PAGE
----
WILSHIRE BANK v. CHON et al
OPINION. Signed by Judge Jose L. Linares on 1/4/17. (sr, )
NOT FOR PUBLICATION
UNITED STATES DISTRICT COURT
DISTRICT OF NEW JERSEY
BANK OF HOPE,
CIVIL ACTION NO. 14-1770 (JLL)
MIYE CHON, et al.,
SUK JOON RYU,
BANK OF HOPE,
KWON HO JUNG, et a!.,
LINARES, District Judge
Bank of Hope (hereinafter, “the Bank”), in its capacity as the plaintiff in this
action, alleges that the defendant Suk Joon Ryu, who was employed as an officer by the
Bank, and other defendants took part in a scheme to embezzle approximately $1.5 million
for their personal use by making unauthorized withdrawals from several customer
accounts at the Bank. The Bank further alleges that those defendants falsified records in
order to conceal those withdrawals. (See dkt. 92.)’
Ryu, in turn, asserts the following relevant claims against the Bank in its capacity
as a counterclaim defendant, and against Bank officers Kwon Ho Jung, Jae Whan Yoo,
Steven S. Koh, and Lisa Pal in their capacities as third-party defendants: one defamation
claim against the Bank and Jung (designated by Ryu as “Count I”); one defamation claim
against the Bank, Yoo, and Koh (designated by Ryu as “Count II”); one claim concerning
the seizure of Ryu’s funds on deposit against the Bank (designated by Ryu as “Count
III”); and a claim concerning conversion against the Bank and Pal (designated by Ryu as
“CountV”). (Seedkt. 111 at 44—50.)
The Bank, Jung, Yoo, Koh, and Pai have filed a joint motion pursuant to Federal
Rule of Civil Procedure (“Rule”) 1 2(b)(6) to dismiss the aforementioned Counts insofar
as Ryu asserts those Counts against each of them. (See dkt. 118 through dkt. 118-8; dkt.
129.) Ryu opposes the entire joint motion. (See dkt. 126 through dkt. 1262.)2
The Court will refer to documents by the docket entry numbers and the page numbers
imposed by the Electronic Case Filing System.
In Count IV of the Counterclaims and the Third-Party Claims, Ryu alleges that the
Bank and Jung tortiously interfered with Ryu’s employment relationship with another banking
institution, discussed infra. (See dkt. 111 at 47.) Count IV is not at issue in this motion.
The Court will resolve the joint motion upon a review of the papers and without
oral argument. See L.Civ.R. 78.1(b). The Court presumes that the parties are familiar
with the factual context and the procedural history of this action. For the following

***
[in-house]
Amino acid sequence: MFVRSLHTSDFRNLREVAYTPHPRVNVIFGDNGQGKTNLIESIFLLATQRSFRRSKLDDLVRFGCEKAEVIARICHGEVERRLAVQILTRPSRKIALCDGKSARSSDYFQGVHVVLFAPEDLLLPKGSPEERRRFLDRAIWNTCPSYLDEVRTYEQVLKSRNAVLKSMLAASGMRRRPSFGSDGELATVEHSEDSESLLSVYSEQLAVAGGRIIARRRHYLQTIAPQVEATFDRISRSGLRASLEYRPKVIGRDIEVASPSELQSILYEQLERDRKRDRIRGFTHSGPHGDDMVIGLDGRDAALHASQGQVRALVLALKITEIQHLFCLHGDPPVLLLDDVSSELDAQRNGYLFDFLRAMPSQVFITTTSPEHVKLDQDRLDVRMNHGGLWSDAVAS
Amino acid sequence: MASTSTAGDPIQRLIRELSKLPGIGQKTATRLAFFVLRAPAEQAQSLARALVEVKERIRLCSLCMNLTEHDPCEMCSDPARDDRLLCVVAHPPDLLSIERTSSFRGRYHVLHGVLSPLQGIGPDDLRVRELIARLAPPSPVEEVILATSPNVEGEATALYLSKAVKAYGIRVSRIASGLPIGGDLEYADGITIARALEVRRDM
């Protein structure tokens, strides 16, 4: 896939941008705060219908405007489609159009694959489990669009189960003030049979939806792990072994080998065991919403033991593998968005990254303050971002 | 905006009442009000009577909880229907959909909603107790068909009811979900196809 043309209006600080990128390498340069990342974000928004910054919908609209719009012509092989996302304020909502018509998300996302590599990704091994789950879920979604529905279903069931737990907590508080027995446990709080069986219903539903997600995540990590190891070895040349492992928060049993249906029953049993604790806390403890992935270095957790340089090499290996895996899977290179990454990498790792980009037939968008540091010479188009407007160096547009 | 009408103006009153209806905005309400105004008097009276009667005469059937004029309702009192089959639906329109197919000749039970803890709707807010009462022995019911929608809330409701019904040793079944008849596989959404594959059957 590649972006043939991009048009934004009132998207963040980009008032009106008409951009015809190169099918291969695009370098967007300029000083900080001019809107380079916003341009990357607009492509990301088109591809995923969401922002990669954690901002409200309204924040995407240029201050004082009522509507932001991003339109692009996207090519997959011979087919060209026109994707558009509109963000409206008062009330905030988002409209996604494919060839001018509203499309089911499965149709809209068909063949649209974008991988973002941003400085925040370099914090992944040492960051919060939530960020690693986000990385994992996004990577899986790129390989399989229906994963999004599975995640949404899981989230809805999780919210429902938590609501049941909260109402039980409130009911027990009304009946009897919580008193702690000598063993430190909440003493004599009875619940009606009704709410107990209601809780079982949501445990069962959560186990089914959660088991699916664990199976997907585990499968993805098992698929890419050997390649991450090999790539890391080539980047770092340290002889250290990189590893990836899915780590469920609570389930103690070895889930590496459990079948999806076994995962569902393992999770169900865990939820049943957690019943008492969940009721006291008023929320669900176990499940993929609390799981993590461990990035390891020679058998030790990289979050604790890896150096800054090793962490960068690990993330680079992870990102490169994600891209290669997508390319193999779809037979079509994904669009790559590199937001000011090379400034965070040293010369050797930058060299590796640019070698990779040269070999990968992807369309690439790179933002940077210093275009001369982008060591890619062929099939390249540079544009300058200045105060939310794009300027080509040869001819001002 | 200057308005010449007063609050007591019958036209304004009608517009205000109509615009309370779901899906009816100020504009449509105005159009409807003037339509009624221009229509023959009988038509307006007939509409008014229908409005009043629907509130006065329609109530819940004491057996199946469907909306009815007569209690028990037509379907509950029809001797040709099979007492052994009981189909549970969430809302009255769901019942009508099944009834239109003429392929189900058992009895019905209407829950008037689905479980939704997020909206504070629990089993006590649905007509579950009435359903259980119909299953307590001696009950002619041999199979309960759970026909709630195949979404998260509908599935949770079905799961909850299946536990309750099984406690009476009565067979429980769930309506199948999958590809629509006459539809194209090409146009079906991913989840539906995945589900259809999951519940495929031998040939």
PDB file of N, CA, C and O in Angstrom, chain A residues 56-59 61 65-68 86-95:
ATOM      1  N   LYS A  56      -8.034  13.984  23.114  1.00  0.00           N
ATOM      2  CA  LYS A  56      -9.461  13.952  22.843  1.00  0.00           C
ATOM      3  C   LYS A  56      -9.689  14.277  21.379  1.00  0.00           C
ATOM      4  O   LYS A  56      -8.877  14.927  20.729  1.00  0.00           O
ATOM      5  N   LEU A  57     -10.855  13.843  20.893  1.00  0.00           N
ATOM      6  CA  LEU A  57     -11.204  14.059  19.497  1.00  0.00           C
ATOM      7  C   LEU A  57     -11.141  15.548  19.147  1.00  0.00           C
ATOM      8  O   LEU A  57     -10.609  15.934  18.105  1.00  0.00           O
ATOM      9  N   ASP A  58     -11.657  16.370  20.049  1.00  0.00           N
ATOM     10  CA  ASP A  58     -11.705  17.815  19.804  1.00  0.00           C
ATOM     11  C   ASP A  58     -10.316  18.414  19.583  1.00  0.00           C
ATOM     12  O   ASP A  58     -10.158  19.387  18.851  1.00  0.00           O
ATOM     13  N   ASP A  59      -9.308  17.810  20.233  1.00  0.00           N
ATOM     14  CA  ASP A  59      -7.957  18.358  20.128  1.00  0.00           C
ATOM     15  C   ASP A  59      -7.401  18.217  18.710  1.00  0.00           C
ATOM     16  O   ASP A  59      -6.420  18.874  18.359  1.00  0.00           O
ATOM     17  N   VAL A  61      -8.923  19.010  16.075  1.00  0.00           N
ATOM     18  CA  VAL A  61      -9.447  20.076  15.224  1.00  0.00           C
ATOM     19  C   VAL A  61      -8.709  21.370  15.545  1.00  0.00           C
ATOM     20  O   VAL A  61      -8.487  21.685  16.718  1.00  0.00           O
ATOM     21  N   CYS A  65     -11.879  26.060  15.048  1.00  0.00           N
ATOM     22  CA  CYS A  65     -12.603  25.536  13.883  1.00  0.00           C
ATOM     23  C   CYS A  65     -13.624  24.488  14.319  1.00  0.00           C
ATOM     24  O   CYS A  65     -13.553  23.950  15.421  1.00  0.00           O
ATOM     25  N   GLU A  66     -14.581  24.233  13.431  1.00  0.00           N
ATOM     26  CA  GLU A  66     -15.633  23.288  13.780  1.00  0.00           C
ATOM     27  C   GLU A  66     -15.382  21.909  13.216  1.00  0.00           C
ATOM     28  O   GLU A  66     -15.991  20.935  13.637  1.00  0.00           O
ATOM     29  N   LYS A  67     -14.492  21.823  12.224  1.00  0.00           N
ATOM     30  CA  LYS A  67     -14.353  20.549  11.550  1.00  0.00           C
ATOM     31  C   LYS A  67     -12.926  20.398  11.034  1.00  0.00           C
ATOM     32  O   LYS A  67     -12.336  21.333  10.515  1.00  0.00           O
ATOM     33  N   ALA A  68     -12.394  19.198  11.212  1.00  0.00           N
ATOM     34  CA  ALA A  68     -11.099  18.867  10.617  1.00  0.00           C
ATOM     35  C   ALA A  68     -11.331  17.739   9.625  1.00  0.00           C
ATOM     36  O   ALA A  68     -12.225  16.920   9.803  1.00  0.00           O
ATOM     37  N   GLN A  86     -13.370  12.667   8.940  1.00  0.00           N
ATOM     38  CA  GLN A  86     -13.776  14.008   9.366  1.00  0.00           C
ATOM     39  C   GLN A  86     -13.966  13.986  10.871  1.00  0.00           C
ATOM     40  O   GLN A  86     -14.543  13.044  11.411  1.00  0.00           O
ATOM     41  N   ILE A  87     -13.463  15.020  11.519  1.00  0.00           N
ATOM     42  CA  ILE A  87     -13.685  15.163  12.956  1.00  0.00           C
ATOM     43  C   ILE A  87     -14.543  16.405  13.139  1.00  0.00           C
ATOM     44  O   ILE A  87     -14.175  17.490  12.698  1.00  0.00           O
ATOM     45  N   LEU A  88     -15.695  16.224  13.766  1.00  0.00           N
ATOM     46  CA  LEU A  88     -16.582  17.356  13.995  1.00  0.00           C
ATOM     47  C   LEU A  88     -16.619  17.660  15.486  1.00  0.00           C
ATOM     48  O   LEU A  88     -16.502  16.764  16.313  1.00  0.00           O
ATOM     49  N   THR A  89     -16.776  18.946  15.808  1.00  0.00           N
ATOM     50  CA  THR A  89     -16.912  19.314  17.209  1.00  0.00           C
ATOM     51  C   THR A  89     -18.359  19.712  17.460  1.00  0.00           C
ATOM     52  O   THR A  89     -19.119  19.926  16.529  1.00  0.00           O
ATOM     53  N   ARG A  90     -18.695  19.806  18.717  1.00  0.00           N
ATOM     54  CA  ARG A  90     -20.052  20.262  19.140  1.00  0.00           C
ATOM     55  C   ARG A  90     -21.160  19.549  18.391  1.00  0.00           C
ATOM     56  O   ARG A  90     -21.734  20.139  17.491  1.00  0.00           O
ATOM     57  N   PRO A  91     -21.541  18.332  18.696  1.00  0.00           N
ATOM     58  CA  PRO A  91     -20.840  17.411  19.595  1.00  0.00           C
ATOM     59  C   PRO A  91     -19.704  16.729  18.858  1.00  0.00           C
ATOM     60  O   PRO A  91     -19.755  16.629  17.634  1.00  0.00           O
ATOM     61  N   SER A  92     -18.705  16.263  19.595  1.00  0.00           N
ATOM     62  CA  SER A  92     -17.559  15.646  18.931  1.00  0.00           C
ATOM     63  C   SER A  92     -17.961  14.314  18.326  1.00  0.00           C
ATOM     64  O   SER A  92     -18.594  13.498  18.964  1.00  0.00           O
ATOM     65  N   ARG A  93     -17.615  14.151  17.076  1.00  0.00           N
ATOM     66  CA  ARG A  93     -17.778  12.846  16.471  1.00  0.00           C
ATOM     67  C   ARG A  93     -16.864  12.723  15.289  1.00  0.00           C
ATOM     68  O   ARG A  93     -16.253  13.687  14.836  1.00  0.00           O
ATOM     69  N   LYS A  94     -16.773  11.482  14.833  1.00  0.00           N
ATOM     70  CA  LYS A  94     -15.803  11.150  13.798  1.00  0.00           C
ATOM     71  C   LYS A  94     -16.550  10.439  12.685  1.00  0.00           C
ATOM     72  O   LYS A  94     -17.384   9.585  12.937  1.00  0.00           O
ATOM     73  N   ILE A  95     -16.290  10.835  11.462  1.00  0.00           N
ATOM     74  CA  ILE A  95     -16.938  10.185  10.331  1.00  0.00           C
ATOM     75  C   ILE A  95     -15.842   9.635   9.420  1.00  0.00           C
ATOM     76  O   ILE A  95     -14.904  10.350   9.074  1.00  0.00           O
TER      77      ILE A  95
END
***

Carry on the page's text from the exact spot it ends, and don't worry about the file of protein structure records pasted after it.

reasons, the Court will:
• grant the part of the joint motion that seeks dismissal of Count I and Count II
pursuant to Rule 12(b)(6); and
• deny the part of the joint motion that seeks dismissal of Count III and Count V
pursuant to Rule 12(b)(6).
Chon and Ryu were employed by the Bank as officers in the Bank’s New Jersey
offices.3 Ryu voluntarily left his position at the Bank in October 2013 after a merger, and
he took a new position with New Millennium Bank. (See dkt. 111 at 24.)
In January 2014, the Bank discovered that large unauthorized withdrawals had
been made from several accounts between 2010 and 2013. The Bank’s investigation
pointed to Chon as being the culprit, and it notified law enforcement. But when Chon
was questioned by the Bank’s employees and by law enforcement, she implicated Ryu as
taking part in the scheme to embezzle the funds. Chon was eventually criminally
The name of the Bank has changed several times over the course of this litigation due
to mergers with other banking institutions, e.g., BankAsiana and Wilshire Bank. Those name
changes are not relevant to the Court’s disposition of this motion.
Ryu was neither arrested nor criminally charged, and he denied having any
involvement in the acts of embezzlement. However, the Bank and Jung advised New
Millennium Bank that Chon had implicated Ryu in the scheme, and New Millennium
Bank terminated Ryu’s employment soon thereafter.
Chon has since entered a plea of guilty to one count of embezzlement of funds by
a bank employee, one count of bank fraud, and one count of aggravated identity theft.
(See dkt. 111 at 25.) See United States v. Chon, Crirn. No. 15-77, ECF No. 36 at 1 (the
November 2016 judgment entered in Chon’s criminal case). In addition, as part of the
plea, Chon agreed to pay the Bank back for the amount embezzled. çç United States v.
Chon, Crirn. No. 15-77, ECF No. 36 at 8 (order of forfeiture entered in Chon’s criminal
LEGAL STANDARD FOR RULE 12(b)(6)
It is not necessary for the Court to restate the standard for resolving a motion made
pursuant to Rule 12(b)(6) to dismiss counterclaims or to dismiss third-party claims,
because that standard has been already enunciated. See New Skies Satellites, B.V. v.
Home2US Cornrnc’ns, Inc., 9 F.Supp.3d 459, 464—65 (D.N.J. 2014) (setting forth the
standard for the dismissal of counterclaims; citing Ashcroft v. Igbal, 556 U.S. 662 (2009),
and Bell Atl. Corp. v. Twombly, 550 U.S. 544 (2007)); State College Area Sch. Dist. v.
Royal Bank of Canada, $25 F.Supp.2d 573, 591 (M.D. Pa. 2011) (setting forth the
standard for the dismissal of third-party claims; citing Igbal and Twombly); PPG Indus.,
Inc. v. Generon IGS, Inc., 760 F.Supp.2d 520, 524 (W.D. Pa. 2011) (setting forth the
standard for the dismissal of counterclaims; citing Igbal); see also United States v. Jallali,
478 Fed.Appx. 578, 579 (11th Cir. 2012) (setting forth the standard for the dismissal of
counterclaims; citing Igbal); Martco Ltd. P’ship v. Bruks Inc., 430 Fed.Appx. 332, 334
(5th Cir. 2011) (setting forth the standard for the dismissal of third-party claims; citing
Igbal and Twombly).
Ryu alleges in Count I that Jung, while acting on behalf of the Bank, published
false and defamatory statements about Ryu to New Millennium Bank. Specifically, Ryu